Two Yazidi civilians were killed Thursday (November 12th) when "Islamic State of Iraq and Syria" (ISIS) militants opened fire on them in the town of al-Qahtaniya in Sinjar district.
The same day, three mortar shells targeted the town of Wana in Tal Keyf district (east of Mosul), causing no casualties.
Since early November, terrorist operations have grown more intense in some areas of Iraq, with the most violent attack last Sunday on a lookout point west of Baghdad manned by a state-sponsored tribal force.
ISIS militants threw grenades and fired on tribal forces operating under the auspices of the Popular Mobilisation Forces (PMF) stationed at al-Radwaniyah, killing five members of the PMF and six local people who had come to help repel the attack.
Tahseen al-Khafaji, spokesman for the Joint Operations Command, said an investigation is underway of a person suspected of having links with the al-Radwaniyah attackers.
Information indicates that the perpetrators met at his home an hour before the attack, he told Diyaruna Thursday.
"That attack is a warning bell that ISIS remnants are attempting to wake their sleeper cells to carry out swift operations in response to the blows they have been receiving," former Baghdad provincial council member Saad al-Matlabi told Diyaruna.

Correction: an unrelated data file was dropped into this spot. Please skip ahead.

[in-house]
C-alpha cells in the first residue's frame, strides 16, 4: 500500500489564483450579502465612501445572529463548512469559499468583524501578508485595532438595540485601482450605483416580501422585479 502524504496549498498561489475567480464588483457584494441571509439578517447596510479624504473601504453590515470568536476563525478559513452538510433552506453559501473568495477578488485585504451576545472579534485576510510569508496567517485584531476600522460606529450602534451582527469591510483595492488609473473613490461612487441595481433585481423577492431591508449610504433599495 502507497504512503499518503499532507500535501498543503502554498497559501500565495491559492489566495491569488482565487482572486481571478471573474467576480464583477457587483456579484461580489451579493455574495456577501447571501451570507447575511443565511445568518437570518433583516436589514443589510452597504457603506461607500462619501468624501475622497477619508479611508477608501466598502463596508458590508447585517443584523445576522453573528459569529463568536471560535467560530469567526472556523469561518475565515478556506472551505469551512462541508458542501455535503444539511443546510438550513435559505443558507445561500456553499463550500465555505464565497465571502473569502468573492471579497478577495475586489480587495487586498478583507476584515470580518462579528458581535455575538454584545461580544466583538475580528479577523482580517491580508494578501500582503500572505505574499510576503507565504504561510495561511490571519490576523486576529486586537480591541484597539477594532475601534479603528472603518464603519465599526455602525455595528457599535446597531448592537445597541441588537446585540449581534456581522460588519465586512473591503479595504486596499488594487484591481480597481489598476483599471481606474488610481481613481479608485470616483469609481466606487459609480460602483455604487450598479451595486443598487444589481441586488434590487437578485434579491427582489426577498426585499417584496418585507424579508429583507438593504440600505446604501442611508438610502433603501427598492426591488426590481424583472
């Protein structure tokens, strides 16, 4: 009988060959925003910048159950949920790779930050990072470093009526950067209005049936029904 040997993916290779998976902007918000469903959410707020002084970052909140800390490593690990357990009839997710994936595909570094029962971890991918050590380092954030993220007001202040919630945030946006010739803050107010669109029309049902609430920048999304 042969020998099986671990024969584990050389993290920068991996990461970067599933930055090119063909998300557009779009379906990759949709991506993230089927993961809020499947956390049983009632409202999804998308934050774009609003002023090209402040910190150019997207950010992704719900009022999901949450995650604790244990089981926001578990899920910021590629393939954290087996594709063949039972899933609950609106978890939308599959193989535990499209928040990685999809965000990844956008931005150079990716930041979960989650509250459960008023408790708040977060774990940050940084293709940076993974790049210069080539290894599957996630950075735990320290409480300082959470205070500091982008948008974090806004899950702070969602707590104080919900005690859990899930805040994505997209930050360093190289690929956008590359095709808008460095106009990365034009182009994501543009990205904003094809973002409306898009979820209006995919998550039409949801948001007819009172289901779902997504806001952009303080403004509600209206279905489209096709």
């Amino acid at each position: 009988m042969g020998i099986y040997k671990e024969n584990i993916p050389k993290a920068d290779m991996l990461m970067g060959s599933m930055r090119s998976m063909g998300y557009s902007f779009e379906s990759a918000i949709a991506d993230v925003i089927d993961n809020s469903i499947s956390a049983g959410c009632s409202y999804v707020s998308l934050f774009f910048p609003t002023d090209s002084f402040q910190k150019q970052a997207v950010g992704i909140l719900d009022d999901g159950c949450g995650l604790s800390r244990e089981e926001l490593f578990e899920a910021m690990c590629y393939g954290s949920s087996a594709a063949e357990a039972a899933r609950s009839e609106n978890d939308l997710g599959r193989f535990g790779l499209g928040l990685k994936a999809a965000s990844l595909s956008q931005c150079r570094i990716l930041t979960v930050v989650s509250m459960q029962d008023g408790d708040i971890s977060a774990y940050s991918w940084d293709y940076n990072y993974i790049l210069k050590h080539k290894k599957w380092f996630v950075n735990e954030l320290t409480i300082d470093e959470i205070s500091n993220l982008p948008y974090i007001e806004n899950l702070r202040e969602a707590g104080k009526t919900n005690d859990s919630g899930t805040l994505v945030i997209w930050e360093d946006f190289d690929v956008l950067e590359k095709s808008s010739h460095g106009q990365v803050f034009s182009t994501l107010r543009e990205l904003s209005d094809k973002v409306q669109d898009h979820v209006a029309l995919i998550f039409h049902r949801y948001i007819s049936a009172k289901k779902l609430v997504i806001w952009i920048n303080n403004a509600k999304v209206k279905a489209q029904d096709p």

These are sporadic attacks aimed at disrupting security efforts, he said. They do not mean that the radicals' capabilities have improved or their tactics have changed.
As a response, Iraqi army and federal police units are conducting this week two military campaigns against ISIS remnants, the first in the mountains of Salaheddine province, and the second in Ninawa Island and the western Anbar desert.
They have also beefed up their deployment in the northern and western outskirts of the capital and intensified their search of agricultural villages.
According to al-Matlabi, there are people who still believe in ISIS's ideology and help host the terrorists and provide them support.
"It is the security forces' duty to step up intelligence activities to identify and fight these incubating cells," he said.
"This calls for close co-ordination with the local population in order to increase their trust in the security forces," he said. "Military deployment alone is not enough."
Iraqi Prime Minister Mustafa Kadhemi held on Wednesday a meeting with the Ministerial Council for National Security to discuss security developments in the country.
Kadhemi directed all forces "to continue pre-emptive operations in order to deny terrorist groups any opportunity [to regroup]", according to a statement from his office.